The law of unintended consequences is generally applied to technological advances that solve one problem but cause another. In this view, the problem created may be worse than that which was solved, hence the law is used as an argument against technological advances. Concern about intent and consequence comes to mind when reading the article by Ronald Green on parental decision making and prenatal genetics. Green's analysis, combined with the realities of genetic practice, raises questions about parental power, eugenics, and the interests of children affected by genetic or congenital disorders. Green proposes rules and draws conclusions that are not useful for clinicians and that promise harm to families and individuals affected by genetic disorders. Green's analysis may be an example of a corollary that could be viewed as the Law of Unintended Ethics.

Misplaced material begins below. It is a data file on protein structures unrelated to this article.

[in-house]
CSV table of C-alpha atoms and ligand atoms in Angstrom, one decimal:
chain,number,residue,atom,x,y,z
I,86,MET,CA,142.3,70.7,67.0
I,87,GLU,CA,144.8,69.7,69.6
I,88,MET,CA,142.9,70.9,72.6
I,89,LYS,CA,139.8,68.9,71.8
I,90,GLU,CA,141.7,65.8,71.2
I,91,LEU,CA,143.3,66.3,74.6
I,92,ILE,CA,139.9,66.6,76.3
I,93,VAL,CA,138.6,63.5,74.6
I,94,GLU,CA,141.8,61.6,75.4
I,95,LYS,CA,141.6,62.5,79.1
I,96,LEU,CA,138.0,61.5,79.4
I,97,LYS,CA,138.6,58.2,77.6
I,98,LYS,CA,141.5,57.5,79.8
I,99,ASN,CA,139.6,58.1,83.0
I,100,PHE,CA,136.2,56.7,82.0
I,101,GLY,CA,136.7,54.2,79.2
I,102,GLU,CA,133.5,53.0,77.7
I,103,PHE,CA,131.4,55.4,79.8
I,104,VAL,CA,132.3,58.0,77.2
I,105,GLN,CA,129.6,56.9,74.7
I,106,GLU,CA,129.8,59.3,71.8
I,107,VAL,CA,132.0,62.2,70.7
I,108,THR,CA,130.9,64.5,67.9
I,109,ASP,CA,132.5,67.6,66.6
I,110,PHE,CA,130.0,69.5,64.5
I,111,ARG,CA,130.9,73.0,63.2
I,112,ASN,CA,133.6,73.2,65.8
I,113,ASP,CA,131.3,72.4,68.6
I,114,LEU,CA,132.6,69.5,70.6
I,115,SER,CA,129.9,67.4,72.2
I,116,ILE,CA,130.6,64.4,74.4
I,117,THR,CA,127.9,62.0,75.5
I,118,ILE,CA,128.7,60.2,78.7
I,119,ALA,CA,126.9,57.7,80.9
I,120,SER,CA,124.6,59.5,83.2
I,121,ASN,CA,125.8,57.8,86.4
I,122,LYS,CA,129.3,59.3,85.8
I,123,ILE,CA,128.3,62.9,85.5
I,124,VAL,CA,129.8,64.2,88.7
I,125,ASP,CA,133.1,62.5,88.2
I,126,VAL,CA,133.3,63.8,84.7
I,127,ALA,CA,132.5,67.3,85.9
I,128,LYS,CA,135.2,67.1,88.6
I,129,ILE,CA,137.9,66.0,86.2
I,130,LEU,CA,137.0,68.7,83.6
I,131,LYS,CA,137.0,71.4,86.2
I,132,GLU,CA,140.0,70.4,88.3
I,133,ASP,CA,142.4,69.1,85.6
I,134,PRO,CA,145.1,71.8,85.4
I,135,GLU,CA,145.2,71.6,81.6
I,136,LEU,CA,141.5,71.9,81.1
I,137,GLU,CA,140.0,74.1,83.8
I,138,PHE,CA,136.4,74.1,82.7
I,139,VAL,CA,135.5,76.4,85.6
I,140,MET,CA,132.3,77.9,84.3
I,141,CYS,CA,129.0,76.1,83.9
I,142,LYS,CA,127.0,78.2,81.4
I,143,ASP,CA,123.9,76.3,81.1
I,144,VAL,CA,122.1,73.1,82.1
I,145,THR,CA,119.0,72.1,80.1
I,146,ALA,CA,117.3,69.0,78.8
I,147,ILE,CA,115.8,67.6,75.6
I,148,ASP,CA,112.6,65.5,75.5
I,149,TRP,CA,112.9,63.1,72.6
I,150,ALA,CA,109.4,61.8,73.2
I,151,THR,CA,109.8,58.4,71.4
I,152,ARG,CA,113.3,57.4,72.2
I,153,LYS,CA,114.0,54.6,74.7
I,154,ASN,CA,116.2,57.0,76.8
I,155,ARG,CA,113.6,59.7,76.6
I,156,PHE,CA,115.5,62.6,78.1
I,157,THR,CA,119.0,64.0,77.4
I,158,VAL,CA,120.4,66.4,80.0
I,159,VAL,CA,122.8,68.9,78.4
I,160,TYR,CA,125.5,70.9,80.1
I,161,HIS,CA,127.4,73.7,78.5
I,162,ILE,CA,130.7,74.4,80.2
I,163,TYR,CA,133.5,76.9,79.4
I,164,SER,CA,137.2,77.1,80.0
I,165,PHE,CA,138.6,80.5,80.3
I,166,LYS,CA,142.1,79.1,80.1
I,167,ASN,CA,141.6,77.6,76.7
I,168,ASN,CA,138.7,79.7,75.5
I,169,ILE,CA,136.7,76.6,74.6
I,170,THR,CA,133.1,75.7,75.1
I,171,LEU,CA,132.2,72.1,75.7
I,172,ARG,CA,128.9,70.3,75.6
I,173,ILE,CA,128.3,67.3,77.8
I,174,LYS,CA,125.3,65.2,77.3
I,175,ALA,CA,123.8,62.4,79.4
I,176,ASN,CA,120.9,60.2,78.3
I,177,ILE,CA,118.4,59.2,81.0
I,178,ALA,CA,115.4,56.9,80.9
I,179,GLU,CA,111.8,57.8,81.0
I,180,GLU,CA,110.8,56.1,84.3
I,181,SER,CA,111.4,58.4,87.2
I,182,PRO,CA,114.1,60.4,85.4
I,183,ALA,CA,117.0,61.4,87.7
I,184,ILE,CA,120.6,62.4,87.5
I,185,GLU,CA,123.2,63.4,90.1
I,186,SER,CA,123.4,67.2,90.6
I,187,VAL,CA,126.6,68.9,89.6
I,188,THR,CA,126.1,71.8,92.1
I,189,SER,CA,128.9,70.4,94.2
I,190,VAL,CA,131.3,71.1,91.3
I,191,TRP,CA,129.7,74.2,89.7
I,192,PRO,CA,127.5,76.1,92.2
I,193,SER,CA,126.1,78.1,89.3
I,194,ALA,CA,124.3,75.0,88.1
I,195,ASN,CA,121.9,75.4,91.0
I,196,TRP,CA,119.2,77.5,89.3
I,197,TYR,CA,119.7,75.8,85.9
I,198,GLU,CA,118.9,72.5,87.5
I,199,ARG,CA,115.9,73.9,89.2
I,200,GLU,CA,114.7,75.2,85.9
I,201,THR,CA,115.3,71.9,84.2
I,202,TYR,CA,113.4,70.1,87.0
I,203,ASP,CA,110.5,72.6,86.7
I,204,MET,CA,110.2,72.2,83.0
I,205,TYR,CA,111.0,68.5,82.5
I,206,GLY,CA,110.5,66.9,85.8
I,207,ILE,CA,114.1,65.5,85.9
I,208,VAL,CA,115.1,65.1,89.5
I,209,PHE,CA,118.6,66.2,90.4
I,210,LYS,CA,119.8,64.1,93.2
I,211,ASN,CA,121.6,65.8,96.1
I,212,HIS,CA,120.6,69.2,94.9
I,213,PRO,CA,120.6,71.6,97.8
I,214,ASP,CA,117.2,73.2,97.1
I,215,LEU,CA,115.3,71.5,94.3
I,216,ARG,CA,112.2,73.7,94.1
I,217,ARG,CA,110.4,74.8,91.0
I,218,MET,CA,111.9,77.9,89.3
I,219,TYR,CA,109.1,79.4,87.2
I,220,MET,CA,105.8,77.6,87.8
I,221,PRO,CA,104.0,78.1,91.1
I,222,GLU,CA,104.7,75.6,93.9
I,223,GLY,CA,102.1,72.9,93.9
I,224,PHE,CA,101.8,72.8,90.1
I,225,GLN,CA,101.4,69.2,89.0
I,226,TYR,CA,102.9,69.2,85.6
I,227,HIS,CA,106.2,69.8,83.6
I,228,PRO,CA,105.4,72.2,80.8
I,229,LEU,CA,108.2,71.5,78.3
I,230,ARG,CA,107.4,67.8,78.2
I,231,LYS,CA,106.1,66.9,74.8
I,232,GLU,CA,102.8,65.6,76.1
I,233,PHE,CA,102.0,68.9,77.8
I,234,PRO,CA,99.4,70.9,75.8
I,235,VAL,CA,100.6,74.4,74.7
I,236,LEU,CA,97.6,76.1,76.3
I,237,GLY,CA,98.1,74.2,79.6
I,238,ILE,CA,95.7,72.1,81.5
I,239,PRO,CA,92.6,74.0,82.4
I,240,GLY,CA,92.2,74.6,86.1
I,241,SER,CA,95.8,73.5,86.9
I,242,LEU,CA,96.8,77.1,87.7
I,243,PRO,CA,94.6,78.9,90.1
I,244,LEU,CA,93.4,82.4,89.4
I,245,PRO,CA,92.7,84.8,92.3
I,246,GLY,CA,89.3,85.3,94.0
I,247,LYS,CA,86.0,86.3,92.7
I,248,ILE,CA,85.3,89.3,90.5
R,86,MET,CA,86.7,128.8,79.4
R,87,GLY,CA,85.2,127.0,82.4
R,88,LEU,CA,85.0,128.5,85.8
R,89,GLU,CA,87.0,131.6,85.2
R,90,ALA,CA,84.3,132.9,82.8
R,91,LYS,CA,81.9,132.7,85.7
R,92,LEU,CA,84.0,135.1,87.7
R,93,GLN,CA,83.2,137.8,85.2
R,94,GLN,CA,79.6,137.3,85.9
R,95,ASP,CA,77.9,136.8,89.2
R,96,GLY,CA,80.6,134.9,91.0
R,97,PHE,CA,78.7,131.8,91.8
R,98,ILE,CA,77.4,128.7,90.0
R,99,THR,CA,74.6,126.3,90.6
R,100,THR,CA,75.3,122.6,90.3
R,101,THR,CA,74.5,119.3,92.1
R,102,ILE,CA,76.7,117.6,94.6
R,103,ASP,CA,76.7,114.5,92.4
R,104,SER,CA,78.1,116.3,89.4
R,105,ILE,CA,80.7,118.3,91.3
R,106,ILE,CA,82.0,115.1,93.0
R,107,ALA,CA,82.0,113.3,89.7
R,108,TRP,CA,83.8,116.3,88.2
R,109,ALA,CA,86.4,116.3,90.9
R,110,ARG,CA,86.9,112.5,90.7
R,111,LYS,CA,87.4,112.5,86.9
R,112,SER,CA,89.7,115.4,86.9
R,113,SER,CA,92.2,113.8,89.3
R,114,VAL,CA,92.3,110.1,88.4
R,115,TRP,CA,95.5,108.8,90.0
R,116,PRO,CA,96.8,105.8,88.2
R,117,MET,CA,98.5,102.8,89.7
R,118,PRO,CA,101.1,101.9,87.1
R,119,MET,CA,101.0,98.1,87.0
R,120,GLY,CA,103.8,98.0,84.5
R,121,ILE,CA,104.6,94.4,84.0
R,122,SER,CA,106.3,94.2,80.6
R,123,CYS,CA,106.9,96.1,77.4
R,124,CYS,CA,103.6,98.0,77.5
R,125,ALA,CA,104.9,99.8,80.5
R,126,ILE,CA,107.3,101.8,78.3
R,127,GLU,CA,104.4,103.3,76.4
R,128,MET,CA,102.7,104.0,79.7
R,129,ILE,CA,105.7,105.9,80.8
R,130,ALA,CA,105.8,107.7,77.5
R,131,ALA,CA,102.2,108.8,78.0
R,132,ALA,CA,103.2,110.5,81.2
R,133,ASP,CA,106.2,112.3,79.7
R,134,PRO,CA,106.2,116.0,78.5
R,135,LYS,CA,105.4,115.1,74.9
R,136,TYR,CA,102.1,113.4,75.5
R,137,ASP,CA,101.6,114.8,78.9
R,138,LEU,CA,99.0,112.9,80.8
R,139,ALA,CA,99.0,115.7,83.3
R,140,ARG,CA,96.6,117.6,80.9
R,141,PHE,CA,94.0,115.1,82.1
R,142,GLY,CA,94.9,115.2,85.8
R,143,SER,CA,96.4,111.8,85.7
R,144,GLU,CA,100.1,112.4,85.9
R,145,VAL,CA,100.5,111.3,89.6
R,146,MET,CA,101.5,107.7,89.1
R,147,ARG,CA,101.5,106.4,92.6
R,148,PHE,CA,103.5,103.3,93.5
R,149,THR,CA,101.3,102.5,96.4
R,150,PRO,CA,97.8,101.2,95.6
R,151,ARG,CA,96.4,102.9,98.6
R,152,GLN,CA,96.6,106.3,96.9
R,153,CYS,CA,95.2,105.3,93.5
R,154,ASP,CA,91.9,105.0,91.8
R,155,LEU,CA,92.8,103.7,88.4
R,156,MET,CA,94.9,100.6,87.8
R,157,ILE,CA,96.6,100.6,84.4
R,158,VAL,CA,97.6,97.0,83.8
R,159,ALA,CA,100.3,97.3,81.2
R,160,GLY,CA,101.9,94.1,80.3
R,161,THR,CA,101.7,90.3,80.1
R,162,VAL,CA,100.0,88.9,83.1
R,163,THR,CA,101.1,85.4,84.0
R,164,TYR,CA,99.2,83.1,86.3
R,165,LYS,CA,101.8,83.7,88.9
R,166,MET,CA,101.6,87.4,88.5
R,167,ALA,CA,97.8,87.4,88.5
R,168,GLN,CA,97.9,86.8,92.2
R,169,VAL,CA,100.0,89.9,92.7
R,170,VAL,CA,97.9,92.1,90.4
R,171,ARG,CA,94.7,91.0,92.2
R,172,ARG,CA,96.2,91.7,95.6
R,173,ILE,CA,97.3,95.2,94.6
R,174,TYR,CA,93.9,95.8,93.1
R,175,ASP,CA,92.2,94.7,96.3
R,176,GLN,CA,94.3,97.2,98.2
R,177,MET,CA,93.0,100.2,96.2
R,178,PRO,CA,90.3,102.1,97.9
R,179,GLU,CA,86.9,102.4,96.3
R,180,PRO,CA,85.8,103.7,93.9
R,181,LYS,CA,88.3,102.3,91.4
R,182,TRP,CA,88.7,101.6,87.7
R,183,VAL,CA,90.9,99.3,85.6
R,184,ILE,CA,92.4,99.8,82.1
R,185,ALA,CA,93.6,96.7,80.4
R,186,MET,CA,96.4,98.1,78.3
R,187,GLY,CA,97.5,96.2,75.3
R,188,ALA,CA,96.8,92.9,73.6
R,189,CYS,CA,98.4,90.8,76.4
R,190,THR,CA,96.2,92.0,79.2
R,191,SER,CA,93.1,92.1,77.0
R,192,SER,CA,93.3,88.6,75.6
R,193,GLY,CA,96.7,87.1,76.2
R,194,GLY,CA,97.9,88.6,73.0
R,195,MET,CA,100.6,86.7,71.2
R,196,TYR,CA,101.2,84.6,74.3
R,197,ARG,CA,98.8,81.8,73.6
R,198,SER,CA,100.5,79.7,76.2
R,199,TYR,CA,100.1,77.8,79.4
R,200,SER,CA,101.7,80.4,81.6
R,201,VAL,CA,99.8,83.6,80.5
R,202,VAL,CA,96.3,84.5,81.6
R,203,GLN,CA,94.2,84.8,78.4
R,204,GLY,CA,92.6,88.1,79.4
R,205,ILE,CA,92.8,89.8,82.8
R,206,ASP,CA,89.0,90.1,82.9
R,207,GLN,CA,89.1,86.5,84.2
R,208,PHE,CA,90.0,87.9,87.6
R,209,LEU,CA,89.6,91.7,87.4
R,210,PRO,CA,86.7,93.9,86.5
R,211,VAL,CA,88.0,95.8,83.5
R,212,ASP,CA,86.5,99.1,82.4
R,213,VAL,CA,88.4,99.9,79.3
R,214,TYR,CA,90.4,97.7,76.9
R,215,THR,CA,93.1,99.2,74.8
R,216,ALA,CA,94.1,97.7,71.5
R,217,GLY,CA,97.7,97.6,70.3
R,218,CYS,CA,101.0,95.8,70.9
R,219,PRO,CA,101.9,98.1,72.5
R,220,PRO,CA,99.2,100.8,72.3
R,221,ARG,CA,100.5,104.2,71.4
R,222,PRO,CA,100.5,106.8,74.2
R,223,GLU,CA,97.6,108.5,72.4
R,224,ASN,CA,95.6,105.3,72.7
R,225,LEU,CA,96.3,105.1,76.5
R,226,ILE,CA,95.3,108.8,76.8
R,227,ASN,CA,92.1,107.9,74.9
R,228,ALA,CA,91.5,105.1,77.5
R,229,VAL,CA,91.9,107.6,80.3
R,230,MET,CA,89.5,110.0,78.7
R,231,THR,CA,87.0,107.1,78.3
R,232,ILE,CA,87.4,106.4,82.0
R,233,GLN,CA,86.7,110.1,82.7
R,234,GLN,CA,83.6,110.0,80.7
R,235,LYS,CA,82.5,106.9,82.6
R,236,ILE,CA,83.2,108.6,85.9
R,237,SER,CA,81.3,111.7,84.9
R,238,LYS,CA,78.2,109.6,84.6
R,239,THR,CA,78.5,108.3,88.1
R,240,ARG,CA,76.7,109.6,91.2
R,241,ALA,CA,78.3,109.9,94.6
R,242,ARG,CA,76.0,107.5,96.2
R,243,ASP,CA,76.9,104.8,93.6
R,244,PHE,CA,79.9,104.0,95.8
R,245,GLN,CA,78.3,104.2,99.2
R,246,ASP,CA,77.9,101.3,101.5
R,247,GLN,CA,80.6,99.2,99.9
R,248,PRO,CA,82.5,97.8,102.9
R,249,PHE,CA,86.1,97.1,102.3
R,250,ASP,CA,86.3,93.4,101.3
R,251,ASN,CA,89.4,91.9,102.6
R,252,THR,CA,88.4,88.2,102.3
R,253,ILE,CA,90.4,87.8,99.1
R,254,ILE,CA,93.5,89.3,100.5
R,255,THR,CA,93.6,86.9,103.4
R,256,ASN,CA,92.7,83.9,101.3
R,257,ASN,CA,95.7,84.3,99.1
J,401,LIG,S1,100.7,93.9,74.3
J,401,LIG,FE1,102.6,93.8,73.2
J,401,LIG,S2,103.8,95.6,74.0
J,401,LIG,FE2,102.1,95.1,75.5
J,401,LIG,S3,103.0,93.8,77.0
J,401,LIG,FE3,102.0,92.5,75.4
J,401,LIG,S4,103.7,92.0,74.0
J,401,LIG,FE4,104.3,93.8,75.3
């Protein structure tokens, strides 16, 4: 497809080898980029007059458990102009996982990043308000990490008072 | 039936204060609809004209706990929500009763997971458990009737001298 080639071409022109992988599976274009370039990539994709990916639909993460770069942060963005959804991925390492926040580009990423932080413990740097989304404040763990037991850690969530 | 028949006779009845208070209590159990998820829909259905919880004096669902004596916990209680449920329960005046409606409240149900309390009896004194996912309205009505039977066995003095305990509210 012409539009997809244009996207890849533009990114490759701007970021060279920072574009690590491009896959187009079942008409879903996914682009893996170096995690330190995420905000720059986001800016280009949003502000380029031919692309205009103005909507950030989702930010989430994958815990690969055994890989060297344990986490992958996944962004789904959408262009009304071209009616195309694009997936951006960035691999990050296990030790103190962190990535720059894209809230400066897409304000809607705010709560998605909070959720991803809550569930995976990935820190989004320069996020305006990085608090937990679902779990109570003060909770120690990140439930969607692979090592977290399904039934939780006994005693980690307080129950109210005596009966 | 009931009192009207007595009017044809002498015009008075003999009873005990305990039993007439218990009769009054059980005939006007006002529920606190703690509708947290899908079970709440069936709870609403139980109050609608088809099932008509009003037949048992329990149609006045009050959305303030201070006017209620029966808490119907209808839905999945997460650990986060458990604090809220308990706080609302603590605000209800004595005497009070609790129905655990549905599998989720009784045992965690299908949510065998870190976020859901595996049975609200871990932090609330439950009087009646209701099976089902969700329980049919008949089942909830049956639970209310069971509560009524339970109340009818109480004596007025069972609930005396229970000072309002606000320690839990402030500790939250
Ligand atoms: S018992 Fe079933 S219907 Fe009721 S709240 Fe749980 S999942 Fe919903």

Green's paper begins with an apparently contradictory dual thesis. First, he supports unfettered parental decision making about their fetuses and children. Second, he suggests that we should strive to give our children lives unimpaired by serious genetic (or congenital) disorders.